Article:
An item by Niagara Gazette reporter Mark Scheer left us scratching our heads. It seems that, even as Niagara Falls Mayor Paul Dyster prepares to ram through a significant tax hike, his inept police superintendent, John Chella, is looking to add nearly a half-million bucks to his budget.
So, where is all this money going?
Well, according to Chella, it’s going to “fight crime.” (Much like increases in school budgets, which are always going to “teach kids,” increases in police budgets always go to “fight crime.” In both cases, these goals are ostensibly accomplished by expanding payrolls.)
What really got our attention was this paragraph:
One of the department’s biggest challenges remains overtime which has been on the rise in recent years. The department spent $828,000 on overtime in 2008. The number jumped to $1.2 million last year. Through Oct. 1, the department has incurred $1.1 million in overtime costs.
"Challenges," huh? Well...let’s see. In New York State, pension payments are paid out based on the average of the three highest-paid years…and that includes overtime…so, if retiring police officers got more overtime, they could max out their pensions…
Nah, that can’t be it.
It must be all those successful efforts to fight crime in the Falls.
George Washington, He’s Not
We’ve always had mixed feelings on Buffalo School Superintendent James Williams here at Niagara Times. On the one hand, we view him as about as good a schools chief as a place like Buffalo is going to get. On the other hand, we view him as about as good a schools chief as a place like Buffalo is going to get.
You see our dilemma.
We were disappointed, though, when it came out late yesterday that, unlike George Washington, Williams quite can tell a lie. Williams has, as of late, been toeing the union line a lot more closely, particularly on the issue of charter schools—long a burr in the side of public teachers unions. He once spoke very favorably of the institutions, but this fall began to parrot Buffalo teachers union boss Phil Rumore on the subject.
However, his decision to go public with dire predictions of “900 layoffs” if charter schools continued to receive payments they were due sounded a little fishy to us, and it turns out that Williams was saying one thing to Buffalo’s parents and another to the Board of Education—and told two diametrically-opposed things to the two groups in less than 24 hours.
We hope that the Buffalo schools add some classes on the importance of telling the truth to its curriculum next year.
A Worthy Cause
We noted in the Lockport Union-Sun & Journal a notice about the Tony Nemi Sportsman League fundraiser set for Oct. 24. It’s no secret to us that a number of our readers are politically-involved, and this is the season when those folks are asked to open their hearts—and their checkbooks—for the candidacies of any number of would-be politicians. And we salute that kind of hands-on participation in democracy.
But the Tony Nemi League, from our understanding, is one of the best examples of hands-on participation in community around. The League has donated a figure somewhere north of $70,000 over the years to youth athletics in Eastern Niagara County and to Lockport High School’s athletic squads.
The League, incidentally, is not named for County Legislator Tony Nemi, but rather his late father, who was very big into sports. (As, we are told, is the son, who apparently is one of the few people left in Western New York who is still watching the Buffalo Bills.)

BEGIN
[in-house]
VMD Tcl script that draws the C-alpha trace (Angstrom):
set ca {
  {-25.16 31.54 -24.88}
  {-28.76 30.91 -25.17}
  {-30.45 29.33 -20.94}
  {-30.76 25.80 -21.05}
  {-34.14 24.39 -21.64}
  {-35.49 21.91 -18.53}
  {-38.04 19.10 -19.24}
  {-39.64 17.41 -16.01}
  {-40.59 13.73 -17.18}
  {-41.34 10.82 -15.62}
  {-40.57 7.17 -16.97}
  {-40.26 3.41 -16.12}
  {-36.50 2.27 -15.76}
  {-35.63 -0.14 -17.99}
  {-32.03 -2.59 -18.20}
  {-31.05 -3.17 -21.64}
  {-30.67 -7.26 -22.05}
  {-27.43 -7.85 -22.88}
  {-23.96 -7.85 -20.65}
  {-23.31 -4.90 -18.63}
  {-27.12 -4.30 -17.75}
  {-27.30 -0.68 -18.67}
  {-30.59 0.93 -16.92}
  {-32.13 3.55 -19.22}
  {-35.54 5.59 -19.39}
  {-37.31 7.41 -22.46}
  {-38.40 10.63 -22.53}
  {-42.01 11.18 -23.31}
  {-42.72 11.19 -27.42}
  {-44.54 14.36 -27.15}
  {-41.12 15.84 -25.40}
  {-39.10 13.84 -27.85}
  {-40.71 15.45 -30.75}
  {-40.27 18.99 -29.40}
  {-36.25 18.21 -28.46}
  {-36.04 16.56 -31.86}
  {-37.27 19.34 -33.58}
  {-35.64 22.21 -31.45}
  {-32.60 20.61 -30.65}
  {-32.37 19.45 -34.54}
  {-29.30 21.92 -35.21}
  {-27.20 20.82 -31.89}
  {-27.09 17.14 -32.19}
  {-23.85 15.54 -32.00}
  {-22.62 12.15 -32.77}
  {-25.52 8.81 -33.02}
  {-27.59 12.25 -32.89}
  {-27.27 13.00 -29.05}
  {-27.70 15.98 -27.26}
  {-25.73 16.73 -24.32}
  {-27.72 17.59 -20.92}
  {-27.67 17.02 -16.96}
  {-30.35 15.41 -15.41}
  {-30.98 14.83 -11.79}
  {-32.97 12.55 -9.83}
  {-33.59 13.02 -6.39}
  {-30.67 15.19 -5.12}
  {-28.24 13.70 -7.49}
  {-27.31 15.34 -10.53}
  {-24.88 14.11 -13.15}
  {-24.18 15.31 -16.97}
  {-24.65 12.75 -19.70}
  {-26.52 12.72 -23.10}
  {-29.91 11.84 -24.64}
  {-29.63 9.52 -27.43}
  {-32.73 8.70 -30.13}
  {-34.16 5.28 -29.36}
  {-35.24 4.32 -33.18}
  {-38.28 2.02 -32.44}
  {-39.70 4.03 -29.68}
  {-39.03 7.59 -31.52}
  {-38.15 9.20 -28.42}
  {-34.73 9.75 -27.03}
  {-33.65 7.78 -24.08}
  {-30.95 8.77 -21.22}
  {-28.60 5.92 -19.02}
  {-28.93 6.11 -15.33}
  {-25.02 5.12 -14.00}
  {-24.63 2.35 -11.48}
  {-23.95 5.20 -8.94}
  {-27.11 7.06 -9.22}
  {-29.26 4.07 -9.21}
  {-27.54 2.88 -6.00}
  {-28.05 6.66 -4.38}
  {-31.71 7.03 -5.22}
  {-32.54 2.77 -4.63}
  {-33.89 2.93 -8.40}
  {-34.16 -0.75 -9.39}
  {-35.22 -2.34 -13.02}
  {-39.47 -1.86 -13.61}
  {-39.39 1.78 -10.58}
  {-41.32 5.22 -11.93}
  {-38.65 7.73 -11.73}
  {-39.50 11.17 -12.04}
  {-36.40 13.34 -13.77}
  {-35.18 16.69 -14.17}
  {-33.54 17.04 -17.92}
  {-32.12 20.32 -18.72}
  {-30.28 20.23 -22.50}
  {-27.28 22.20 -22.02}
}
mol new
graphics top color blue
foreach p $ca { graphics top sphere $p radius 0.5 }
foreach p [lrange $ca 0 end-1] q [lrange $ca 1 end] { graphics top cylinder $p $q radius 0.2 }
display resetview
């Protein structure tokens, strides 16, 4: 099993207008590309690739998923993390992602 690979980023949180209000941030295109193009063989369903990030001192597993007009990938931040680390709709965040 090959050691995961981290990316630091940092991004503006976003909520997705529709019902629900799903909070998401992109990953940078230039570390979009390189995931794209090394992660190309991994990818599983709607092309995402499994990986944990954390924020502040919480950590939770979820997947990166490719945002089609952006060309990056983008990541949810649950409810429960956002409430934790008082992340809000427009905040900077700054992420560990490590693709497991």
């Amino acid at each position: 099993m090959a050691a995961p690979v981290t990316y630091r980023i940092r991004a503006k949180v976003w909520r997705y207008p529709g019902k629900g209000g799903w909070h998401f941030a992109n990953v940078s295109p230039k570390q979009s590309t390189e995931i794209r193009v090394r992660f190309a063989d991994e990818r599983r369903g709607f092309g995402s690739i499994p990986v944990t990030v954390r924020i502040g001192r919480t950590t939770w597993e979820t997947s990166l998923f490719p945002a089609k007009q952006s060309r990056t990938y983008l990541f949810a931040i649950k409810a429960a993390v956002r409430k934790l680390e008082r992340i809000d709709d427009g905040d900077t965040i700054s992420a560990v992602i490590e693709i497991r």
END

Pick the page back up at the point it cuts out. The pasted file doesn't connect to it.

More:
This year’s fundraiser is being held at Taboo in downtown Lockport, and tickets are $20 at the door—which includes beer, pop, pizza, and the rest of the standard WNY fare we’ve come to expect at such events. It starts at noon, and attendees will be treated to the Baltimore Ravens' inevitable thrashing of the Bills. But, hey, it’s for a good cause.
Another Worthy Cause
We are pleased to see U.S. District Judge Joseph Arcara’s decision, yesterday, to extend, indefinitely, his stay on New York State collecting taxes on Indian cigarettes.
We’ve long agreed with the tribes on this issue—even as we’ve found many of their tactics in their fight with New York State reprehensible. However, while we don’t know enough about law to weigh the legal merits of Arcara’s decision, which is based on his belief that collection of taxes would result in the loss of jobs at smoke shops (actually, we know a lot about law, and can’t recall that ever being a fully valid reason to stop the enforcement of the law) we are glad for his ruling.
We don’t smoke, but we’re sick of New York State’s war on those who do. And we always felt like they were bullies of the worst sort when they tried to steamroll a handful of Indian smoke shops, especially in light of all that we, as a state and a nation, had done to the Indians over the years.
This is a small, but good, victory for common sense.
Much More Affordable Than Roger Waters
As regular readers know, we’re still nursing a grudge over not being paid highly enough by our boss to be able to afford tickets to last week’s Roger Waters “The Wall” show at the HSBC Arena. That being said, we see that the Seneca Allegany Casino is offering up a decent fall-back options.
The Black Crowes, who we admit to having listened to more than a few times in our misspent youth, will play the Salamanca casino tomorrow night, and there are still plenty of good—and reasonably-priced—seats left.
While you’re deciding whether to buy tickets, we’ll leave you with this classic from the Crowes:
See you Monday.